A Place Called HomePosted: August 9, 2011
Apartment complexes are the last remaining bastions of semi-communal living. Residents are bound to each other by proximity if nothing else. Anonymity is allowed only so long as the status quo is maintained.
No stage of the life cycle is turned away there. Some residents are newer, younger. They are college Freshmen forging ahead, idealistic and full of potential. They are just starting out. Other residents are a bit older. The idealism has faded and been replaced by cynicism and regret. They have been married, perhaps happily, perhaps not. They have seen their children grow into teenagers who resent them for things they never did. Yet there is still an element of hope. Better things are just over the horizon if they can just keep truckin’.
The ones who remain have seen both previous stages. They have been young and full of optimism. They have been married, perhaps divorced, widowed. They have seen children grow up and beget grandchildren. They still visit every once in awhile. They’ve had homes full of life, love, and happy holidays. And for whatever reason, they end up in an apartment, surrounded sometimes by people just like themselves but also by people in whose shoes they have walked.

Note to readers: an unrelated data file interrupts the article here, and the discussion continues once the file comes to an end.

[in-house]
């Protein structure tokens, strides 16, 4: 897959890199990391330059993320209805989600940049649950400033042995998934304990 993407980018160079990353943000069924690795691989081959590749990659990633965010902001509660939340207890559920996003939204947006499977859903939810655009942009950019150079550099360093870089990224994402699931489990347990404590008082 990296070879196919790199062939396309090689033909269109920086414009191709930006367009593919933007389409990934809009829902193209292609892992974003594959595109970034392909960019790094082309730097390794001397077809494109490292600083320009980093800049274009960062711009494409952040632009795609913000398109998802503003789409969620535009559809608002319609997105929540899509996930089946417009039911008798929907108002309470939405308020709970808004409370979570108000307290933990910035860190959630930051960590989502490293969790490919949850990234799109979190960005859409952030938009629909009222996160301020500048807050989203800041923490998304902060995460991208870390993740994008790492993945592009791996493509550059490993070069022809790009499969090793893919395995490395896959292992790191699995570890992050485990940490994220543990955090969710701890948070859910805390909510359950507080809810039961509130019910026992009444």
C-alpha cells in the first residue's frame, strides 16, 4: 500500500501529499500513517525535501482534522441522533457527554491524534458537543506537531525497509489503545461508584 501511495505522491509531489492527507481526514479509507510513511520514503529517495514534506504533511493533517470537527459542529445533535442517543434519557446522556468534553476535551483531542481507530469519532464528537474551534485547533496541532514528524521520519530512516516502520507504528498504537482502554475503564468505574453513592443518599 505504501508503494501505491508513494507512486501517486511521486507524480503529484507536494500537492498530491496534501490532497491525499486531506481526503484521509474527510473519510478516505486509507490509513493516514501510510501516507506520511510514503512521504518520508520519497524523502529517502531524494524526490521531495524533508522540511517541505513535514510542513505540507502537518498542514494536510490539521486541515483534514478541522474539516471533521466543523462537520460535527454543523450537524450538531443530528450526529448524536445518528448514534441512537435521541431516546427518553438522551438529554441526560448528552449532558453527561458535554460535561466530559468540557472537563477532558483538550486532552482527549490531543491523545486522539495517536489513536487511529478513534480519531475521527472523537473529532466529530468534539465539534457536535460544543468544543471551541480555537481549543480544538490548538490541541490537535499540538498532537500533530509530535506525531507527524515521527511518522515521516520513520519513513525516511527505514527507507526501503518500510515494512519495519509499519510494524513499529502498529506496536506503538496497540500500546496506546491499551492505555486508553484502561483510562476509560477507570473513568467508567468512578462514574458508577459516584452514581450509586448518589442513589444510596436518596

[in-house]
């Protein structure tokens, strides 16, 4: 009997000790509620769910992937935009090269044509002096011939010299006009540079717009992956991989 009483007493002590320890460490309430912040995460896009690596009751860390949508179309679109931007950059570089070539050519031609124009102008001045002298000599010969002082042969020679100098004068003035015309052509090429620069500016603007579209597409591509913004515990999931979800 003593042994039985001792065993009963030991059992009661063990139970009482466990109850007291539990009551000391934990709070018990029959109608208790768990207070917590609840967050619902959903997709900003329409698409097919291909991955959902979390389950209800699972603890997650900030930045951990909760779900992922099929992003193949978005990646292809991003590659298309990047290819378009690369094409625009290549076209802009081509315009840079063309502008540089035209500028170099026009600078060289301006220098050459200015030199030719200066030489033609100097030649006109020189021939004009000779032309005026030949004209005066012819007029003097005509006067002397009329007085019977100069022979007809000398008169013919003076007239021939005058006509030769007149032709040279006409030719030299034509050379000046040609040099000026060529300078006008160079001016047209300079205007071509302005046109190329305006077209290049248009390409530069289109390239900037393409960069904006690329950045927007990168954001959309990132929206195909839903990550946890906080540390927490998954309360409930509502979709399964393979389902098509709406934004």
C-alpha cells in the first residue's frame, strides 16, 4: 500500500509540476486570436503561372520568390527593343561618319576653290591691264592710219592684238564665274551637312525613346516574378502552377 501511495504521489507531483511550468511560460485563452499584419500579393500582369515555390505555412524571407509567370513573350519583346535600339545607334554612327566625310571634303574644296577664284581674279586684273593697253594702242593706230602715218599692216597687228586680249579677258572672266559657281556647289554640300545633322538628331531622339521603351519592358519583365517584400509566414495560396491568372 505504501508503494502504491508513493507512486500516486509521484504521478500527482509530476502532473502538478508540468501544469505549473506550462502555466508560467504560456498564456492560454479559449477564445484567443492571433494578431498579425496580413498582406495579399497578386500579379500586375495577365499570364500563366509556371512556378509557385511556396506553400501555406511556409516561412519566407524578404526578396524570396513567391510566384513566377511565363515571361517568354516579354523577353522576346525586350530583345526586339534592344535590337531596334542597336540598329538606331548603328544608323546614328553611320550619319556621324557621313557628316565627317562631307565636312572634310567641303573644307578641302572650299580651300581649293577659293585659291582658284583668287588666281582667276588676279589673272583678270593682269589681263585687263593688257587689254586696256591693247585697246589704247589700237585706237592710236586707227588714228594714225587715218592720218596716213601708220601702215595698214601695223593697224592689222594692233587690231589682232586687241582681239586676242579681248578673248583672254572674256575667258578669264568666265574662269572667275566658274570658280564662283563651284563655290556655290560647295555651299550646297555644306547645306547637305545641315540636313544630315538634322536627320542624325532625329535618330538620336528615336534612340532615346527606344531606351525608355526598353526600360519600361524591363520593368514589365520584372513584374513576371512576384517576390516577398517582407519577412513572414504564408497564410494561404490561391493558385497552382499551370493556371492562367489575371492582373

In the same way that living in these apartment complexes fosters a sense of community, perhaps more tangible than anything outside them, they also present life in microcosm. A living timeline. Proof positive that not all obstacles are insurmountable.